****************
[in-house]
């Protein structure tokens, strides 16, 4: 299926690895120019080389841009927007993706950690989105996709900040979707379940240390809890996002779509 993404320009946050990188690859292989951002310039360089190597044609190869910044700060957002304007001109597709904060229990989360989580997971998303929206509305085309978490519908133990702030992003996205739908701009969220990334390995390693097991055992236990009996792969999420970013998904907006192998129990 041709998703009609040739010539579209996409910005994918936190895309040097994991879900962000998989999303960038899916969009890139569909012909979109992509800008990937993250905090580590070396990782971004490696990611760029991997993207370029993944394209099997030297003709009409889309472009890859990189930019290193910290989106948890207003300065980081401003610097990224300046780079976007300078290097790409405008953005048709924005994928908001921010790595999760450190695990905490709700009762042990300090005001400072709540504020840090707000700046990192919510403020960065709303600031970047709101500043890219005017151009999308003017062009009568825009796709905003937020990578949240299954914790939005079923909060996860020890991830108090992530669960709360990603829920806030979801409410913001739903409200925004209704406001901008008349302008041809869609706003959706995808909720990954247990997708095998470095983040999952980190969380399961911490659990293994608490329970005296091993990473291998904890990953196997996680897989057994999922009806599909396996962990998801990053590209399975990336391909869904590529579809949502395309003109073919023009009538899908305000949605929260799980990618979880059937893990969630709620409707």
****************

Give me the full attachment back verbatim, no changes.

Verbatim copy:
[in-house]
């Protein structure tokens, strides 16, 4: 299926690895120019080389841009927007993706950690989105996709900040979707379940240390809890996002779509 993404320009946050990188690859292989951002310039360089190597044609190869910044700060957002304007001109597709904060229990989360989580997971998303929206509305085309978490519908133990702030992003996205739908701009969220990334390995390693097991055992236990009996792969999420970013998904907006192998129990 041709998703009609040739010539579209996409910005994918936190895309040097994991879900962000998989999303960038899916969009890139569909012909979109992509800008990937993250905090580590070396990782971004490696990611760029991997993207370029993944394209099997030297003709009409889309472009890859990189930019290193910290989106948890207003300065980081401003610097990224300046780079976007300078290097790409405008953005048709924005994928908001921010790595999760450190695990905490709700009762042990300090005001400072709540504020840090707000700046990192919510403020960065709303600031970047709101500043890219005017151009999308003017062009009568825009796709905003937020990578949240299954914790939005079923909060996860020890991830108090992530669960709360990603829920806030979801409410913001739903409200925004209704406001901008008349302008041809869609706003959706995808909720990954247990997708095998470095983040999952980190969380399961911490659990293994608490329970005296091993990473291998904890990953196997996680897989057994999922009806599909396996962990998801990053590209399975990336391909869904590529579809949502395309003109073919023009009538899908305000949605929260799980990618979880059937893990969630709620409707």